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Freitag ’14: The tax we can agree on


“We can choose to believe that Superstorm Sandy, and the most severe drought in decades, and the worst wildfires some states have ever seen were all just a freak coincidence,” said President Obama. “Or we can choose to believe in the overwhelming judgment of science and act before it’s too late.” In the summer of 2012, if you asked a Wall Street executive, Washington insider or television pundit what Obama’s re-election would mean, most would have said three words: climate change reform. Since then, the concentration of CO2 in the atmosphere has reached 400 parts per million — the highest level in the last 650,000 years. But the United States has not come any closer to seriously reducing greenhouse gas emissions.

Any politician who says we need to improve energy efficiency standards, increase funding for research and development of alternative energies and eliminate subsidies for fossil fuels but ignores the need for a carbon tax is only hijacking the conversation and avoiding a serious discussion on how to realistically reduce GHG emissions today.

But why, as a Brown student, should you care? This discussion is relevant to us because our actions today will have a profound effect on all generations to come. It is our responsibility to become fully informed on both the science and the economics of climate change and to urge our leaders before it’s too late to have a real discussion on how to combat climate change.

Though the natural sciences might be central to understanding how climate change works, economics provides a framework for climate change policy discussion. In economics, a negative externality occurs when an individual or firm commits an action but does not have to pay for the full cost of the result. Instead, those external costs are passed on to others. After all, nothing is free.

In industry, producers pay for material costs and other factors of production, emitting carbon as a byproduct, free of cost, regardless of the effect it may have on the environment. When negative externalities like the emission of carbon dioxide occur, the free market cannot resolve the problem. Fortunately, economics provides a solution.

Applying a tax can correct for an externality by placing a surcharge on carbon-intensive fuels in the industrial process. A higher tax will make it costlier to produce goods, resulting in higher prices and lowered demand and sales. A tax therefore incentivizes transitioning to cleaner energy sources, making green technologies more affordable. Furthermore, a carbon tax serves as a signal to consumers, revealing which products have a high carbon footprint, so green-minded consumers can avoid these products. Many industrialized nations, such as Sweden, have seen much success in the implementation of a carbon tax.

But without an explicit target for reducing emissions, critics doubt whether a carbon tax will actually work. The Obama administration has therefore centered its own climate change plan around a cap and trade system.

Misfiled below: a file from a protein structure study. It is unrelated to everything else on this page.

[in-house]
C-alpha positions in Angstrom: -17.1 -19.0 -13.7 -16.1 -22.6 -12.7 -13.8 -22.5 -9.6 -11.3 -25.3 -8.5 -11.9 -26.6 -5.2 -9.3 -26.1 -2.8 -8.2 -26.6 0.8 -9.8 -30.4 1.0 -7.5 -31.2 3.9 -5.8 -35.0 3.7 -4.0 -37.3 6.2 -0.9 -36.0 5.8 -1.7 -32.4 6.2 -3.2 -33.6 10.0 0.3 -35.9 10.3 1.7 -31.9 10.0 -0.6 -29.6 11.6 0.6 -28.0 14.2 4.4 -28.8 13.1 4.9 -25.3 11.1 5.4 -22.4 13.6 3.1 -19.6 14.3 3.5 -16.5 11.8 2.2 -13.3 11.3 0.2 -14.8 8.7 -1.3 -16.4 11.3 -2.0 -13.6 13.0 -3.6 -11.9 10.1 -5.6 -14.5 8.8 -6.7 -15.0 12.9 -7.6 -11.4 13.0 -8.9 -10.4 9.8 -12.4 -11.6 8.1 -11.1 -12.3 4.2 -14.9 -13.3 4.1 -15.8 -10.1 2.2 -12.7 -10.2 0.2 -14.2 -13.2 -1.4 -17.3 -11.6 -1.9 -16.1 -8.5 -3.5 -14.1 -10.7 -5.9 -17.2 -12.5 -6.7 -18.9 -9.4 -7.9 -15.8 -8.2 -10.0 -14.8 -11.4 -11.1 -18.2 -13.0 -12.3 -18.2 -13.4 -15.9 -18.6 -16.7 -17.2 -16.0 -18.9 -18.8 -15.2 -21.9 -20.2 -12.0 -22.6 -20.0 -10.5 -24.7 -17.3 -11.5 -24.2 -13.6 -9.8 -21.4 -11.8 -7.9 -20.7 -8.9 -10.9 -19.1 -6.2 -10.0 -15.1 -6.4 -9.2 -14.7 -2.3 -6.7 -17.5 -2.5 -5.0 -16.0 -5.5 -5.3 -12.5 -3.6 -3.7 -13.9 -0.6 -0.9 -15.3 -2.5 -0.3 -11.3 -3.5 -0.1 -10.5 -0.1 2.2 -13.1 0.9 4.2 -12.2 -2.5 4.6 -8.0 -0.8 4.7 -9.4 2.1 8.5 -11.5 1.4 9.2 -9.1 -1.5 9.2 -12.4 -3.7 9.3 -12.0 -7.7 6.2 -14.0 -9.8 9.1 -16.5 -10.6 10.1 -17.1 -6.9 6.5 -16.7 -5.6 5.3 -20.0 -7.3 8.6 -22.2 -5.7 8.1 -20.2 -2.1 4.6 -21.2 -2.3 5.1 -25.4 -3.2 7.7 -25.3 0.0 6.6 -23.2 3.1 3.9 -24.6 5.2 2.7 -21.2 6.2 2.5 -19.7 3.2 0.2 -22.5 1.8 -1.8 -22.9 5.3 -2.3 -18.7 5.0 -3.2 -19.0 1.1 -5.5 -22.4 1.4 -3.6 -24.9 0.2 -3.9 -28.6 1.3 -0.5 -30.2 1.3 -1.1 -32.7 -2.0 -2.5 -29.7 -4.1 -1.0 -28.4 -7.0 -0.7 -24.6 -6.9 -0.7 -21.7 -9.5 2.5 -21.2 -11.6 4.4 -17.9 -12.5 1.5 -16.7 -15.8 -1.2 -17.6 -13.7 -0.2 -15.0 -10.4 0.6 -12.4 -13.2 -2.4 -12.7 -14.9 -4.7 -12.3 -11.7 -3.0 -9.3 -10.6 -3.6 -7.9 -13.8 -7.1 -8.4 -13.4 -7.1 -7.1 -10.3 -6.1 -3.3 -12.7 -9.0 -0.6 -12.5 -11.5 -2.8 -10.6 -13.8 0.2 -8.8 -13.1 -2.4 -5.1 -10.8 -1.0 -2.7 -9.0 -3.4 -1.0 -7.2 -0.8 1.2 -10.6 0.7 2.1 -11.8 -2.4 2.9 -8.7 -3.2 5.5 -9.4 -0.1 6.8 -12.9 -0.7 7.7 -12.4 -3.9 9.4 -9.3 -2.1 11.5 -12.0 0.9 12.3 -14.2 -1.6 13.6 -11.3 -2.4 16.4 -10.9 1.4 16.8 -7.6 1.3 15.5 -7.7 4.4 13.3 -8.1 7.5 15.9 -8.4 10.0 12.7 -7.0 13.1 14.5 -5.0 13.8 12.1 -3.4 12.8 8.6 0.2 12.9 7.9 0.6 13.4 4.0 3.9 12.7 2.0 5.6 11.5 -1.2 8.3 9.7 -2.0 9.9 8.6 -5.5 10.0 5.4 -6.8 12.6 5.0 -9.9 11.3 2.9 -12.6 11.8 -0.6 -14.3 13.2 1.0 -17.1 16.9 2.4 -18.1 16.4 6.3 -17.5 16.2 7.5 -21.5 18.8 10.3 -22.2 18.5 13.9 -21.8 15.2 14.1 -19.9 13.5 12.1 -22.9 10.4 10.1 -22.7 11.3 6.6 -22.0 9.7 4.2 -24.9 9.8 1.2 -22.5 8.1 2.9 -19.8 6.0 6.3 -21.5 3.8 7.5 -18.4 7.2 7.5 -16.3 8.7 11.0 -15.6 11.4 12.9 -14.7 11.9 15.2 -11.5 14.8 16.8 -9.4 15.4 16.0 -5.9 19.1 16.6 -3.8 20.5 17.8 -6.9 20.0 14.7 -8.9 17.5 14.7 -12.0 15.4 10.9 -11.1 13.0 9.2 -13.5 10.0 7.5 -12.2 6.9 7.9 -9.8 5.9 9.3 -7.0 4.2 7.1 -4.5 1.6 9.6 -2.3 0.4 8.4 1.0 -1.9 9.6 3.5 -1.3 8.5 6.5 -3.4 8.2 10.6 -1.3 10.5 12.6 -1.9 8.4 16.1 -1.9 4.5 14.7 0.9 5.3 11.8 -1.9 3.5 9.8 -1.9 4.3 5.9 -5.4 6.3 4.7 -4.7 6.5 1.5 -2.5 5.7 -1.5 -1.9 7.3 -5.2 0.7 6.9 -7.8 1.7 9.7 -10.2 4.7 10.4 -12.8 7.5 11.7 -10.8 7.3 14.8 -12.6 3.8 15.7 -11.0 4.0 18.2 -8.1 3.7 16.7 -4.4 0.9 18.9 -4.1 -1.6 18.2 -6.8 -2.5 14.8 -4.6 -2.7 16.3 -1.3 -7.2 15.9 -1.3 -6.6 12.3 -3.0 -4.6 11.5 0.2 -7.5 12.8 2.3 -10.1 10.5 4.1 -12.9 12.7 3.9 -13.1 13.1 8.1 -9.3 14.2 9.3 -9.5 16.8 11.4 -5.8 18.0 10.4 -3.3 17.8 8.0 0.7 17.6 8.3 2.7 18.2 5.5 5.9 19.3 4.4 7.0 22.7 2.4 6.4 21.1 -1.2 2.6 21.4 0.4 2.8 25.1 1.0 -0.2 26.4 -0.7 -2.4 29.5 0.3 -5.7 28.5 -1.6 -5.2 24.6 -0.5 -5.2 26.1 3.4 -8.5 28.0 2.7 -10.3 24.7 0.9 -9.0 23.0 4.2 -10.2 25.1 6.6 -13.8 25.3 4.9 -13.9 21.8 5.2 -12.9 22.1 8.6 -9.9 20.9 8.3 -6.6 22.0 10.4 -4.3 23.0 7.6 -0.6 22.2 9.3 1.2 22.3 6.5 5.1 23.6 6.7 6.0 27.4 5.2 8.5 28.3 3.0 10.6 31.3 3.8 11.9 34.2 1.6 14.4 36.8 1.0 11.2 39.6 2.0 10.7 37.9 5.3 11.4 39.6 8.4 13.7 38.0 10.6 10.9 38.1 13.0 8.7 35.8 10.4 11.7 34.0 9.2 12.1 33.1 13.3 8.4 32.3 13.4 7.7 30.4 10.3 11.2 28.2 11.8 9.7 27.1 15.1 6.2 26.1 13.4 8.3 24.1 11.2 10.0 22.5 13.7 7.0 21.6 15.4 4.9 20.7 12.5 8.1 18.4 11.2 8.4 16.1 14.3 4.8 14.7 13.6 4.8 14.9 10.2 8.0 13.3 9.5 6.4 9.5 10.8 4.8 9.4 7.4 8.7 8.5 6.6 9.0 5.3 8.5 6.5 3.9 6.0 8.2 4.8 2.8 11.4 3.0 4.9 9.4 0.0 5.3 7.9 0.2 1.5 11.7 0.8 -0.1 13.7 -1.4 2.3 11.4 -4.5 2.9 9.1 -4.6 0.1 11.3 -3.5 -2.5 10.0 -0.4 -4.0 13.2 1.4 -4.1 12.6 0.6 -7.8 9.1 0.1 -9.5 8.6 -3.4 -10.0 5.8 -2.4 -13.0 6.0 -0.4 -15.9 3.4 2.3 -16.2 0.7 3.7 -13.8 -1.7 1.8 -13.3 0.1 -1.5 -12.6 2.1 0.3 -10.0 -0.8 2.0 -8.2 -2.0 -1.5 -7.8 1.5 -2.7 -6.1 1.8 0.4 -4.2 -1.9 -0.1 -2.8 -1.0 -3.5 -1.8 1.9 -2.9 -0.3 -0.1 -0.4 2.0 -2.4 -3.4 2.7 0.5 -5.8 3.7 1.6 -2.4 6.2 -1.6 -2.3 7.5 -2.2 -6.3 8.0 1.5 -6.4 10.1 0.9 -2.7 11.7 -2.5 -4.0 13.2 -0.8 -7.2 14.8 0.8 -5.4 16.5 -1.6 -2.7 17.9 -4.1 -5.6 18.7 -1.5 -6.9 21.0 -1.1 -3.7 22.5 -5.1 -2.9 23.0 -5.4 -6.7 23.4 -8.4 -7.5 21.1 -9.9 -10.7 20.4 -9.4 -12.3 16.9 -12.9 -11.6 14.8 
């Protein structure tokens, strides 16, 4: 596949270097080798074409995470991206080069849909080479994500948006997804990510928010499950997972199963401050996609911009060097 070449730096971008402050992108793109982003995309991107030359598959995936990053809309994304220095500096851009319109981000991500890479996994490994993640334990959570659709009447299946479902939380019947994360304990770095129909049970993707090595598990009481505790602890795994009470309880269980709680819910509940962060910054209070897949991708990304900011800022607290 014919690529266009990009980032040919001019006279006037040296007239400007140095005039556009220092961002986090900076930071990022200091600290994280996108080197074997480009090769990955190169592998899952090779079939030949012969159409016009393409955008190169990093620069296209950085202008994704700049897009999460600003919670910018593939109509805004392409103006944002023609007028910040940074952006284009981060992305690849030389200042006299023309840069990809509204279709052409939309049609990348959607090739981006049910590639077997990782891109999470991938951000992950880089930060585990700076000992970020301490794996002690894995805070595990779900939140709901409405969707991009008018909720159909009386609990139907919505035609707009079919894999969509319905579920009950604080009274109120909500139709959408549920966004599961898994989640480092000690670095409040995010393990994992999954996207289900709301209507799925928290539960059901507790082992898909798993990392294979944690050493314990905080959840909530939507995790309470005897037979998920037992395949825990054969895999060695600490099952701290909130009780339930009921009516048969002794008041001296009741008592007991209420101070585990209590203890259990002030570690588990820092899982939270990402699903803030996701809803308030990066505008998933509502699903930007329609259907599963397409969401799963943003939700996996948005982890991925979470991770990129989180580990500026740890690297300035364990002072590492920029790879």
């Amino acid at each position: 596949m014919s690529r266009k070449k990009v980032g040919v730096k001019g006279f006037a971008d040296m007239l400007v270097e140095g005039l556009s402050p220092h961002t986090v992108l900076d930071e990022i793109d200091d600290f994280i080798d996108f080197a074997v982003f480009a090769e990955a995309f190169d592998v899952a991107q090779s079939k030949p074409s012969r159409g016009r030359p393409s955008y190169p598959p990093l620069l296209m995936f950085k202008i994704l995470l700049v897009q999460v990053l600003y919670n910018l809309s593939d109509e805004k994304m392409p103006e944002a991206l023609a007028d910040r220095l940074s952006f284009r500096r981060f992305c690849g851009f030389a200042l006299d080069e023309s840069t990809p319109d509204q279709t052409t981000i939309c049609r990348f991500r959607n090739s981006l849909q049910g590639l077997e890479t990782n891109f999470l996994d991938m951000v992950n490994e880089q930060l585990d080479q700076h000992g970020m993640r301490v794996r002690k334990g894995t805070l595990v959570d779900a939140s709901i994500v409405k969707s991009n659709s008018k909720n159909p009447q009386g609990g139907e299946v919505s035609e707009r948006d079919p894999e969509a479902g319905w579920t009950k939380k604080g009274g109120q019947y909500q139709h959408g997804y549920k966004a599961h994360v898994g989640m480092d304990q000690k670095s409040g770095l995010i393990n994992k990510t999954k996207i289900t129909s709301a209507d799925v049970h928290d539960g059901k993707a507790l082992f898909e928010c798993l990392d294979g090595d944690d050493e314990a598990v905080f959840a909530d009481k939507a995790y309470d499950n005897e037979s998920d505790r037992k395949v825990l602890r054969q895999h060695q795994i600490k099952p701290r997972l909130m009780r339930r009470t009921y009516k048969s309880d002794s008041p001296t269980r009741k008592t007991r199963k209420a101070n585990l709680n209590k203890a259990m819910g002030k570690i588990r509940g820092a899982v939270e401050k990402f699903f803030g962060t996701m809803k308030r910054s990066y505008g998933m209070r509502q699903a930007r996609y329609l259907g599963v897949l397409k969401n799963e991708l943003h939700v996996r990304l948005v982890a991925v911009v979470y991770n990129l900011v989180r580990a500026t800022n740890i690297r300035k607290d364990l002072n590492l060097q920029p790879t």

A cap and trade system is an environmental policy tool that sets a ceiling on maximum emissions, while letting companies buy and sell government-allocated permits for the right to emit carbon. In theory, a cap and trade system will increase efficiency, allowing cleaner companies to buy permits from dirtier companies, all while staying under the mandated ceiling. In the 1980s, a cap and trade system was largely successful at reducing sulfur dioxide — and therefore acid rain — in the atmosphere. More recently, the European Trading Scheme, a type of cap and trade, was created to reduce GHG emissions in Europe. But the ETS has largely failed because not all countries participated, as well as because of loopholes inherent in the system. Though a hard cap may satisfy environmentalists, who are skeptical of a tax alone, the trading of permits in a cap and trade system is susceptible to corruption and other harmful practices.

Our generation will have to confront a number of serious issues, but none is more serious than climate change. Though often neglected in the public discussion of climate change, economics should provide the framework for this debate. Informing ourselves about the different economic policies proposed will allow us to elevate the dialogue on reducing GHG emissions from catchy political talking points to an intelligent discussion on real issues and solutions.

Climate change will not cause the end of the world tomorrow or even next year. But as we’re starting to see now and we will continue to see in the future, the effects of climate change — rising sea levels, increased disease and changing ecosystems — will displace millions of people, lead to the extinction of species and result in a drastic, permanent reduction in global economic output. Developing alternative energy may be the only long-term solution, but a carbon tax is essential to mitigate the short and medium-term effects. As college students, it is our duty to learn as much about climate change as possible, form an opinion, get involved in a project or debate and be more cognizant of our actions — because the future of our way of life may very well depend on it.


Scott Freitag ’14 specializes in current economic issues. He can be reached at


Due to an editing error, a previous version of this column stated that not all companies in Europe participated in the European Trading Scheme. In fact, not all European countries participated. 


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